A poinsettia (Euphorbia pulcherrima) turns red in response to the short days and long nights of late fall and winter. The red coloring occurs in bracts, which are modified leaves surrounding the plant's tiny flowers. Keeping a poinsettia alive from one holiday season to the next and prompting its bracts to change color is challenging, but it can be done without special equipment. Usually an indoor plant, the poinsettia is hardy outdoors all year in U.S. Department of Agriculture plant hardiness zones 9 through 11.
Pruning a Poinsettia
Pruning a poinsettia removes its faded bracts, making room for next year's colorful show, and maintains its compact, dense shape. Poinsettia is naturally lanky and needs regular pruning through spring and summer to grow into what is considered a pleasing form. Before and after pruning a poinsettia, sterilize pruning shear blades by wiping them with a cloth that was dipped in rubbing alcohol.
When the bracts turn muddy green in spring, prune all the stems to 3 to 6 inches above the plant's soil, making each cut just above a leaf. When new shoots grow 3 to 4 inches long, use your fingers to pinch off the top 1 inch of each stem, leaving four or five leaves. A gentle shower of water from a watering will rinse off the white sap that oozes from the stem ends. Contact with the sap can cause an allergic reaction in some people, particularly those allergic to latex. Pinch off the stem ends when they grow to 3 to 4 inches long again, but stop pinching stems at the end of summer.
Transplanting to a Larger Pot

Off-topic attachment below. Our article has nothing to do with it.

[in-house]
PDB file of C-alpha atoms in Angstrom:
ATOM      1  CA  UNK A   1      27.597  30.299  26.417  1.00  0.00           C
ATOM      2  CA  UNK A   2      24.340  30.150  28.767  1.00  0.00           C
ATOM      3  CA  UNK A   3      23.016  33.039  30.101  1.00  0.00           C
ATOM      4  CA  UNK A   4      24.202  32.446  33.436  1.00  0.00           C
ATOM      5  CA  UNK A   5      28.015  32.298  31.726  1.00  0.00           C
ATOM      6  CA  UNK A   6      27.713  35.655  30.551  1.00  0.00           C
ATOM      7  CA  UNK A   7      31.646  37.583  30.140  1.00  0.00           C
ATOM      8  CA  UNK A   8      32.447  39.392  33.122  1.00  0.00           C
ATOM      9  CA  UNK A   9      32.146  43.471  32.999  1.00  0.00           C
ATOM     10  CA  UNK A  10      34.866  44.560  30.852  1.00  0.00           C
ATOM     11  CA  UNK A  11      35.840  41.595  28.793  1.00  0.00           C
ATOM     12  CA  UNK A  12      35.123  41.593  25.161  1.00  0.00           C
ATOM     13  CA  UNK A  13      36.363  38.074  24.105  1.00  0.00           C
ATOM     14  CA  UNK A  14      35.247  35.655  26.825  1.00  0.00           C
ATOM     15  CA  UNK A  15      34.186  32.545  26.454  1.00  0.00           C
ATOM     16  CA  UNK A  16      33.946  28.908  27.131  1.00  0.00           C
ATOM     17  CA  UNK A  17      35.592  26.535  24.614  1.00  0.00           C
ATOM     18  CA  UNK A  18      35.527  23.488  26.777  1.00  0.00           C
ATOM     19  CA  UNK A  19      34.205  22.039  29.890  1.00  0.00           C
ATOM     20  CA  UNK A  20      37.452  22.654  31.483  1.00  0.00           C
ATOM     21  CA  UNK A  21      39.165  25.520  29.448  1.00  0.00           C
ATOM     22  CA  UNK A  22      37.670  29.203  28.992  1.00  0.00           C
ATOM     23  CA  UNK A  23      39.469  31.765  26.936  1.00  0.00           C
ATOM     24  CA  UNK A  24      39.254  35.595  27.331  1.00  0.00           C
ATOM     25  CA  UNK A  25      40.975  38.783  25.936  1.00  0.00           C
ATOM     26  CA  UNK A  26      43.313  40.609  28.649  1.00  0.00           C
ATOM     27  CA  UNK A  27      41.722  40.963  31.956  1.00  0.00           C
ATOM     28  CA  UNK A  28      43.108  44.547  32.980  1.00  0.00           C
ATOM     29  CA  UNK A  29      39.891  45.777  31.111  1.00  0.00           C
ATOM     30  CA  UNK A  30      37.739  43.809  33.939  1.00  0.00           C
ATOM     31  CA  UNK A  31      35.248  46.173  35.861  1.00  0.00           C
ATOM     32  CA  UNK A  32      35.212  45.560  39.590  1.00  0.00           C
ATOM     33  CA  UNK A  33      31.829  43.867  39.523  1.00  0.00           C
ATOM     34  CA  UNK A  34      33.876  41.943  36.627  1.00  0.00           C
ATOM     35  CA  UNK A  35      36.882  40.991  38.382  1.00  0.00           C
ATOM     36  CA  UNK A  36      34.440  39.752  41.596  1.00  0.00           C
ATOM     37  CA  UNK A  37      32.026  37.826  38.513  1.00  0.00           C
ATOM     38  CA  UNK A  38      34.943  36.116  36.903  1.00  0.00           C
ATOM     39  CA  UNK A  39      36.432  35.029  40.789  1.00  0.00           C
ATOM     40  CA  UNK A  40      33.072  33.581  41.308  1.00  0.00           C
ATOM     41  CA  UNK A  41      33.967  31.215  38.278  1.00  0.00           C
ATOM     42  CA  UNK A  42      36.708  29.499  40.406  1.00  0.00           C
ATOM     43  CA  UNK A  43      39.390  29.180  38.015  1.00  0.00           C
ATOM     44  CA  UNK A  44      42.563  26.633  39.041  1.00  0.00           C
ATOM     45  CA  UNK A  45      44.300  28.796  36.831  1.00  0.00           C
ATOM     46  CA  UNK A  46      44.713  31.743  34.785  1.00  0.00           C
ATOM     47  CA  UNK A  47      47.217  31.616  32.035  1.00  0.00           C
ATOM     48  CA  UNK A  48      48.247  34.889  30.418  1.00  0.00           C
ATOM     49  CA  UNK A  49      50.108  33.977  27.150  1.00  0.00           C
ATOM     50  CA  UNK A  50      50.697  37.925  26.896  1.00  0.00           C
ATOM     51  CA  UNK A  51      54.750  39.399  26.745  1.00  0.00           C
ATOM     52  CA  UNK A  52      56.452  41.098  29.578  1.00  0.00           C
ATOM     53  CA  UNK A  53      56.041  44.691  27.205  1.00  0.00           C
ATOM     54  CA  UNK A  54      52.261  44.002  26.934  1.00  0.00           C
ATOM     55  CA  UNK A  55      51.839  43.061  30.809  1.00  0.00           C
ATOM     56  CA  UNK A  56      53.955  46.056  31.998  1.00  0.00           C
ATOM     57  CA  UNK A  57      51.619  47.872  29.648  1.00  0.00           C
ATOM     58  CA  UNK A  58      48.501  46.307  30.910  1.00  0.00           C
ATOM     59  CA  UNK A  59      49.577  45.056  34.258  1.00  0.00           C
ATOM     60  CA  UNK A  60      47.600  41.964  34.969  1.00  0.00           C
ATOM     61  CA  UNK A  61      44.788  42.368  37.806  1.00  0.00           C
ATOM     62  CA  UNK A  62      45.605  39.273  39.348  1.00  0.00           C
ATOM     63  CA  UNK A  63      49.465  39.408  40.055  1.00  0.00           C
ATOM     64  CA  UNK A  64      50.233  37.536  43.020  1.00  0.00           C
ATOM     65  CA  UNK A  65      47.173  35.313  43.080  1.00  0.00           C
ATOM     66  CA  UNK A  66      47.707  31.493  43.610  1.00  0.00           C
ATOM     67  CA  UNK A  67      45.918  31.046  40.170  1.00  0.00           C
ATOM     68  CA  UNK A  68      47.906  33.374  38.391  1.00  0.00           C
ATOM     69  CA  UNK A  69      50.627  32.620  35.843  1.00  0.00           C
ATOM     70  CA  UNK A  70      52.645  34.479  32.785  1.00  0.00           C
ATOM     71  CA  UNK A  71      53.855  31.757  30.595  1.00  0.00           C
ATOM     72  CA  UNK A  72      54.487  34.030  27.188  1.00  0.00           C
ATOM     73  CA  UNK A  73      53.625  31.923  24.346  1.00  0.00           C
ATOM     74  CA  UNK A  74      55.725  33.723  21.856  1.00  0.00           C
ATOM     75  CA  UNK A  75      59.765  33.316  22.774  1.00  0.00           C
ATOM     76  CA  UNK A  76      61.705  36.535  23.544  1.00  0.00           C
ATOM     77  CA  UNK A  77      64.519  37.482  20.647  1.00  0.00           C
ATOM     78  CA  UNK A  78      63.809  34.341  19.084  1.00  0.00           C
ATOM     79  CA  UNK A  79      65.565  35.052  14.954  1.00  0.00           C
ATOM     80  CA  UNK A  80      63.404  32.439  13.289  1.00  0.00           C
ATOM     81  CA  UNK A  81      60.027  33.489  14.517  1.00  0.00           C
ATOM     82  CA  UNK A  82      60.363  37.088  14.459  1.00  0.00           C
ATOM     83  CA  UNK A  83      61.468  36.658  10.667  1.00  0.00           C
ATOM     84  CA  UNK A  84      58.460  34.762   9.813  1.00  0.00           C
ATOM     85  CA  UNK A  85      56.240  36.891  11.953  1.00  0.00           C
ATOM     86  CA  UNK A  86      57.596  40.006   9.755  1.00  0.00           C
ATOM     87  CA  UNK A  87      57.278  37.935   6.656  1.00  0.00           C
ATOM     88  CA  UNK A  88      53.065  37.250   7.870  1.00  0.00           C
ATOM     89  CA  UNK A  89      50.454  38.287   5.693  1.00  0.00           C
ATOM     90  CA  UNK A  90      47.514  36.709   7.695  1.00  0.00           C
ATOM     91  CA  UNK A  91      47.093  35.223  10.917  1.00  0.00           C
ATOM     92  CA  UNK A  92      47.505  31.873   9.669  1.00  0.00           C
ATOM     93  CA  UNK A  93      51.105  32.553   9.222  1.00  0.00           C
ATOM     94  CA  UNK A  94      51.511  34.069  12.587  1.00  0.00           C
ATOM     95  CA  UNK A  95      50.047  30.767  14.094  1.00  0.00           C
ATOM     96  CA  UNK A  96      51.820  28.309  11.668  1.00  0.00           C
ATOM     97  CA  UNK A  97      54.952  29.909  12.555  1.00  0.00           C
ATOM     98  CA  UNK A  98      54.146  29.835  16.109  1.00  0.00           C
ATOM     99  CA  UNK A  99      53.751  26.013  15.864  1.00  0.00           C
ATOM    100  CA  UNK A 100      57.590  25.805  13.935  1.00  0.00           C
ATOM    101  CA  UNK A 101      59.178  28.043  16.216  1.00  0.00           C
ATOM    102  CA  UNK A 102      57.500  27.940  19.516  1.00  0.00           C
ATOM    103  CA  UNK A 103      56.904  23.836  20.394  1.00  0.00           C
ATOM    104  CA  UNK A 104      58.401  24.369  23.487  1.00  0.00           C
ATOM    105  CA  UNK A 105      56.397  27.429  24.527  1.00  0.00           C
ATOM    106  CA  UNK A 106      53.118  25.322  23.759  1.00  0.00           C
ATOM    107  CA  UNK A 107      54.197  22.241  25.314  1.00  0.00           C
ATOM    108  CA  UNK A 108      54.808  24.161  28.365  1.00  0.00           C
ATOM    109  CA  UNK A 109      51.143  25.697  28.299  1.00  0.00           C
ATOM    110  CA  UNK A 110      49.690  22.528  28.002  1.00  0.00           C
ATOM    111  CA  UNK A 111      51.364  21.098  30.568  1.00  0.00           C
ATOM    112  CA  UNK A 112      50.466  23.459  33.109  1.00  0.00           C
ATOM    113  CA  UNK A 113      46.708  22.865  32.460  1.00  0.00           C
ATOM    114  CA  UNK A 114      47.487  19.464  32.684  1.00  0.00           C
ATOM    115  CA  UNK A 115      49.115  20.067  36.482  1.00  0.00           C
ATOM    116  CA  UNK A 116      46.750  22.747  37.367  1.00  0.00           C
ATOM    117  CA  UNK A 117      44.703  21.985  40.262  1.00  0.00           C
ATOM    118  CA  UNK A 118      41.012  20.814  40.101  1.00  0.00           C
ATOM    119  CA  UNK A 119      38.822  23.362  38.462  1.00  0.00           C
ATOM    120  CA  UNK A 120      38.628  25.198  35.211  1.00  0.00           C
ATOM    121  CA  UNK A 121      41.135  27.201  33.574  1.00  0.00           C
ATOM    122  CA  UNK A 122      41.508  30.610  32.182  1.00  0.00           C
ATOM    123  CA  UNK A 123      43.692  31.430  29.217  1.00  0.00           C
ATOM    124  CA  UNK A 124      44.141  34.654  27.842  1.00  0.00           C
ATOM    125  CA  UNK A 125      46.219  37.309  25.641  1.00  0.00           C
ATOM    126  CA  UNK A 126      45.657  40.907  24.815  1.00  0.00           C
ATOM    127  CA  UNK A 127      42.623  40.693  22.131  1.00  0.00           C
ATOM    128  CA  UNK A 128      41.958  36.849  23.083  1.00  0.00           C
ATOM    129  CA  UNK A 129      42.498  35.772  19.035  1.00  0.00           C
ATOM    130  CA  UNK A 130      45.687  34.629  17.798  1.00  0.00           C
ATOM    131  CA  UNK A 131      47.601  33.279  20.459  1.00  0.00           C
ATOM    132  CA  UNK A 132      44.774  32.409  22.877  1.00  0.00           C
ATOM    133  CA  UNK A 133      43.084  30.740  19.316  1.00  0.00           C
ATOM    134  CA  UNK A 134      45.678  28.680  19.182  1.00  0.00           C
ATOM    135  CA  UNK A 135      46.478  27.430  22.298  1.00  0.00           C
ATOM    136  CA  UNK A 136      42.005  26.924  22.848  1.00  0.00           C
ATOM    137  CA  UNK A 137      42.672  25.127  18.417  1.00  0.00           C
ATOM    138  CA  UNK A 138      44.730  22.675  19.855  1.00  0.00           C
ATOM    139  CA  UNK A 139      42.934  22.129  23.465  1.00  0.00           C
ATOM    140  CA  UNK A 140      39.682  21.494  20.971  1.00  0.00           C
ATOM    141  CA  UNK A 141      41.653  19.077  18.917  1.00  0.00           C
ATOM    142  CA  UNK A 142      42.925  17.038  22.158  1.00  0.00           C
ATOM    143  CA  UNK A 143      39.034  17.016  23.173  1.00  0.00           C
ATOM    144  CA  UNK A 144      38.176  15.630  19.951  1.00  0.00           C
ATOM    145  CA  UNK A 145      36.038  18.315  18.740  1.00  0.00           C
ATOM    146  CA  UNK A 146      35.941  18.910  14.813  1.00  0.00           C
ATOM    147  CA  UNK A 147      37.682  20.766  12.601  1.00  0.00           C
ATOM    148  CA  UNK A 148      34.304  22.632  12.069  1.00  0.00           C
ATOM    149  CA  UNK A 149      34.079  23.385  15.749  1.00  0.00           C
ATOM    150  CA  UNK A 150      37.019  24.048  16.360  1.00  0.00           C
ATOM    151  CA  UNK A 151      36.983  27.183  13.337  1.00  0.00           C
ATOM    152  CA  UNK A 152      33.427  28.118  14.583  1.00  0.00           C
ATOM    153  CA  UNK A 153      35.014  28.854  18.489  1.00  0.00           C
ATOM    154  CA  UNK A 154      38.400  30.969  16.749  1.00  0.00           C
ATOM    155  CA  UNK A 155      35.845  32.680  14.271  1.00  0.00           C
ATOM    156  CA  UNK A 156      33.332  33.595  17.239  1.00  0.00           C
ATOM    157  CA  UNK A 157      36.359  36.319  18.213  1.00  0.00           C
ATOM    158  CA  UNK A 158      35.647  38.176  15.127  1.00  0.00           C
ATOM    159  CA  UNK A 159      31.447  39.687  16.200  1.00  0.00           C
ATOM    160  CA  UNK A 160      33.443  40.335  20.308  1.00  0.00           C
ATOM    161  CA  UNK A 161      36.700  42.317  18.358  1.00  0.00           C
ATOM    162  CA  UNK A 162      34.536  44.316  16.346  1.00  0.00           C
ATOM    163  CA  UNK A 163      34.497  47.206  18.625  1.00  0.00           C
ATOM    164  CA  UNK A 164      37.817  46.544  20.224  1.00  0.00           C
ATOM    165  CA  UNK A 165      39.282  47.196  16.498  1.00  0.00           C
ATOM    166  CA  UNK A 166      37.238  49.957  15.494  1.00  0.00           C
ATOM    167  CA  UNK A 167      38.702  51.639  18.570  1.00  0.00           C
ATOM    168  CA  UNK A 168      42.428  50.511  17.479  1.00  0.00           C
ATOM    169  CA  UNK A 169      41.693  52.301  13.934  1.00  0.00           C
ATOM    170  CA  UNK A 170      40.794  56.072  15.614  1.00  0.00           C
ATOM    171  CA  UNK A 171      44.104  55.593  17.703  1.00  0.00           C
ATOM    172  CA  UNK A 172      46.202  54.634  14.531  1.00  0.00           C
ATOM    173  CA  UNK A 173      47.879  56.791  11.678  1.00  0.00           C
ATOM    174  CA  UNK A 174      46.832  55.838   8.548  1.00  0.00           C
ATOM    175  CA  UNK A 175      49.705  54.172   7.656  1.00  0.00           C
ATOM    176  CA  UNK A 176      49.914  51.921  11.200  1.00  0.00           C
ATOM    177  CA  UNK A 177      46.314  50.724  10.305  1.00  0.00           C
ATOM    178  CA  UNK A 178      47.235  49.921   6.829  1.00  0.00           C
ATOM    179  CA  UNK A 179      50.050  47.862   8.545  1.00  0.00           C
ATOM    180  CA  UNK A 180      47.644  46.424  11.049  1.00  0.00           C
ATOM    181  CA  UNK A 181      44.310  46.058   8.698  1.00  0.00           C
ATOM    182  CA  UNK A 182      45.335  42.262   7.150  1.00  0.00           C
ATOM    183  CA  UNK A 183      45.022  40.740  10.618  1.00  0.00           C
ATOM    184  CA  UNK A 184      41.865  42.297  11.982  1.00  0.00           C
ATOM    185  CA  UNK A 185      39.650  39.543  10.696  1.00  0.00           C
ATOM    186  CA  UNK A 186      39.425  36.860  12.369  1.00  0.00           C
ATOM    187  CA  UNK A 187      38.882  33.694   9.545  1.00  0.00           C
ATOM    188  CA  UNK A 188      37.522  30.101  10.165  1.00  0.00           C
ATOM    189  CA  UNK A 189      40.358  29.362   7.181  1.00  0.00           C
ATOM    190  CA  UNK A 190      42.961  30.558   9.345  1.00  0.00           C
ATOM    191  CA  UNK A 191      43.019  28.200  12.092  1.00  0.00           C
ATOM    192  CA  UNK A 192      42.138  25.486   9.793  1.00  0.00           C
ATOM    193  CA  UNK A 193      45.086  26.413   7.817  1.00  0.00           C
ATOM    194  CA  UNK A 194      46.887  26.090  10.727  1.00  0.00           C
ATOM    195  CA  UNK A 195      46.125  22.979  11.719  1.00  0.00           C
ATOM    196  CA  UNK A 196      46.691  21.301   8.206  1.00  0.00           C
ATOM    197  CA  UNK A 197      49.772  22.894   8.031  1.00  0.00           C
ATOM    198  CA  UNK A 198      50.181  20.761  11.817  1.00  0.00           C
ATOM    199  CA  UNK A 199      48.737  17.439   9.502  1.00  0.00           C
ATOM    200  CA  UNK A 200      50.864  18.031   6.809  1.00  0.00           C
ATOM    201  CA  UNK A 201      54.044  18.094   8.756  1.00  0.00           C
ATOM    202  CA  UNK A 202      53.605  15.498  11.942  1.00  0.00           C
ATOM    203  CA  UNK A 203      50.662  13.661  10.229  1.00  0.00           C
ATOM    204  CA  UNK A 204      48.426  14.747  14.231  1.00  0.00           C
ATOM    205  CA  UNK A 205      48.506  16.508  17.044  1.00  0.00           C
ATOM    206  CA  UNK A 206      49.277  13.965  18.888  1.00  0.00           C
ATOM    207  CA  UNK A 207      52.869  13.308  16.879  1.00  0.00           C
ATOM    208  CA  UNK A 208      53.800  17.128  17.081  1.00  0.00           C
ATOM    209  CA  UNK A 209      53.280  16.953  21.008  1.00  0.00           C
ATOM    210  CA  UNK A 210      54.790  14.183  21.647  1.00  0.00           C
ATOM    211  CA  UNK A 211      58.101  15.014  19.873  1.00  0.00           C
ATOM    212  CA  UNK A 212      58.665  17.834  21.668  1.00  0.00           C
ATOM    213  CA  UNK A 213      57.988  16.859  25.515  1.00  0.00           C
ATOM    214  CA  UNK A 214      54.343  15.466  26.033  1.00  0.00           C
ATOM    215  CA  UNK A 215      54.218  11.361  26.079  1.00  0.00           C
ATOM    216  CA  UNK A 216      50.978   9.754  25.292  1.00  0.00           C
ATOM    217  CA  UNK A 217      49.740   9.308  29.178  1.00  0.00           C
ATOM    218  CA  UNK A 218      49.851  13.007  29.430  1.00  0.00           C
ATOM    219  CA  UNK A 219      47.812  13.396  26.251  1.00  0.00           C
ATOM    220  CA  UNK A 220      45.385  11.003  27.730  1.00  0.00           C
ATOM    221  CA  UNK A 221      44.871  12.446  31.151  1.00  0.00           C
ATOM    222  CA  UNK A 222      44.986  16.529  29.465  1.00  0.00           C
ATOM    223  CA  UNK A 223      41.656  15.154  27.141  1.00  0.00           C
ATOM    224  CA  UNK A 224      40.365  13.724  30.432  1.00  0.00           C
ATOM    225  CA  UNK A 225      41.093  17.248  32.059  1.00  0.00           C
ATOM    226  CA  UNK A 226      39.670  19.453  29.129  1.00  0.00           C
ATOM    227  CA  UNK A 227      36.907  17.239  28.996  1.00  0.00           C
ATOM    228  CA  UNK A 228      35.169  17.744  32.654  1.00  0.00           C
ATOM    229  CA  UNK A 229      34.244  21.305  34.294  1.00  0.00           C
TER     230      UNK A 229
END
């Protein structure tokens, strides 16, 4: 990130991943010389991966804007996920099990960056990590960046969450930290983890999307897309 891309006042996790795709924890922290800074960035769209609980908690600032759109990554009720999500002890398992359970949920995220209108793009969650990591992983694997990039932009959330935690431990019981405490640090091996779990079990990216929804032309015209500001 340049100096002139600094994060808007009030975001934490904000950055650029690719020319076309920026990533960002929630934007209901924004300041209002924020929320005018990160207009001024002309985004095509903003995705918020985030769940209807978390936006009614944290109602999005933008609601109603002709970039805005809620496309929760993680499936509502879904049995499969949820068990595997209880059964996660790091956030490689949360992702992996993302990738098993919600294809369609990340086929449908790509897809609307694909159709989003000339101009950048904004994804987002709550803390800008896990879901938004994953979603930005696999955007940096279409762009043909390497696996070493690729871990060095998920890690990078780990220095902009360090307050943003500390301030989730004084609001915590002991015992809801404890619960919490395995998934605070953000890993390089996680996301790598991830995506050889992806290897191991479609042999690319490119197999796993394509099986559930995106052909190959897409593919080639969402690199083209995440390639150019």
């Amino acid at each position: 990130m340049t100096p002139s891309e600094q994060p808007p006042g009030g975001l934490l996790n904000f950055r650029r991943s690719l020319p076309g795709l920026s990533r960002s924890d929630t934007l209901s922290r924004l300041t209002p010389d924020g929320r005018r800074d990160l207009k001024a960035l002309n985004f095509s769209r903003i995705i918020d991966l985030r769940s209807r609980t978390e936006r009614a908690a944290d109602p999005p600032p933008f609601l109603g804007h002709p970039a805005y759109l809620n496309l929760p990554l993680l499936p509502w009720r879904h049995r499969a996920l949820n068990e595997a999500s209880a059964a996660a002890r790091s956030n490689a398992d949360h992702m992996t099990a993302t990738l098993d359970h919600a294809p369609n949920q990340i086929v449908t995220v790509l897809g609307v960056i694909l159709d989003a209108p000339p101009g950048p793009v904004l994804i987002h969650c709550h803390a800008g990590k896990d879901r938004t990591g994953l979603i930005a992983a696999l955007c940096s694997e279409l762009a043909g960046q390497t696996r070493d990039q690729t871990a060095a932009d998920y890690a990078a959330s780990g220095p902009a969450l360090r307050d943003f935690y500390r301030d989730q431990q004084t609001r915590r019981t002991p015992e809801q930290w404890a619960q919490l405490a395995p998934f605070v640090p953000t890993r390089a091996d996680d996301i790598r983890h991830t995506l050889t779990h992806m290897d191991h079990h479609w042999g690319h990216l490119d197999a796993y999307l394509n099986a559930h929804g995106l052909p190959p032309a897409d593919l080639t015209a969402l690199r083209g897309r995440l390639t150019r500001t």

If the poinsettia's roots are growing through the base of its container after it finishes flowering, then it needs a slightly larger pot. A poinsettia usually begins to outgrow its pot in spring and needs more space to grow healthily during spring and summer. After pruning the faded bracts from a poinsettia, transplant it into a pot one size larger, ensuring that pot has bottom drainage holes.
Mix 1 tablespoon of 0-46-0 fertilizer with 1 gallon of a well-draining, commercial potting soil, such as a mixture that is 50 percent sphagnum peat moss and 50 percent vermiculite or perlite. Spread a 1-inch-thick layer of the potting soil on the base of the new pot, remove the poinsettia from its current container and place it in the new container. The soil surface around the poinsettia should be about 1 inch below the new pot's rim after you add potting soil. Fill gaps with more potting soil, and water the soil thoroughly.
Prompting a poinsettia's bracts to change color in time for the late-year holiday season requires restricting its light beginning in early fall. In a warm climate, the poinsettia can spend summer outdoors in a warm spot sheltered from the wind, but it must be taken indoors by October for its bracts to change color. From early to mid-fall onward, keep the plant in a dark room or under a lightproof box for 14 hours in a row each day, and expose it to six to eight hours of bright sunlight every day. A small break in that routine can prevent the bracts from changing color.
Poinsettia is sensitive to cold temperatures and requires steady warmth to encourage its color change. Exposure to temperatures below 50 degrees Fahrenheit causes leaf drop, and freezing temperatures kill the plant. While keeping a poinsettia under controlled light conditions to change its color during fall, also keep the plant at a nighttime temperature between 60 and 70 degrees Fahrenheit. Water and fertilize the plant as normal. In eight to 10 weeks, the poinsettia's bracts should turn red.
- University of New Hampshire Cooperative Extension: Poinsettias -- Care and Reflowering
- Colorado State University Extension: Poinsettias
- University of Arizona Cooperative Extension, Yavapai County: Poinsettia Care
- Missouri Botanical Garden: Euphorbia Pulcherrima
- University of Illinois Extension: Poinsettia Facts
A graduate of Leeds University, Jenny Green completed Master of Arts in English literature in 1998 and has been writing about travel, gardening, science and pets since 2007. Green's work appears in Diva, Whole Life Times, Listverse, Earthtimes, Lamplight, Stupefying Stories and other websites and magazines.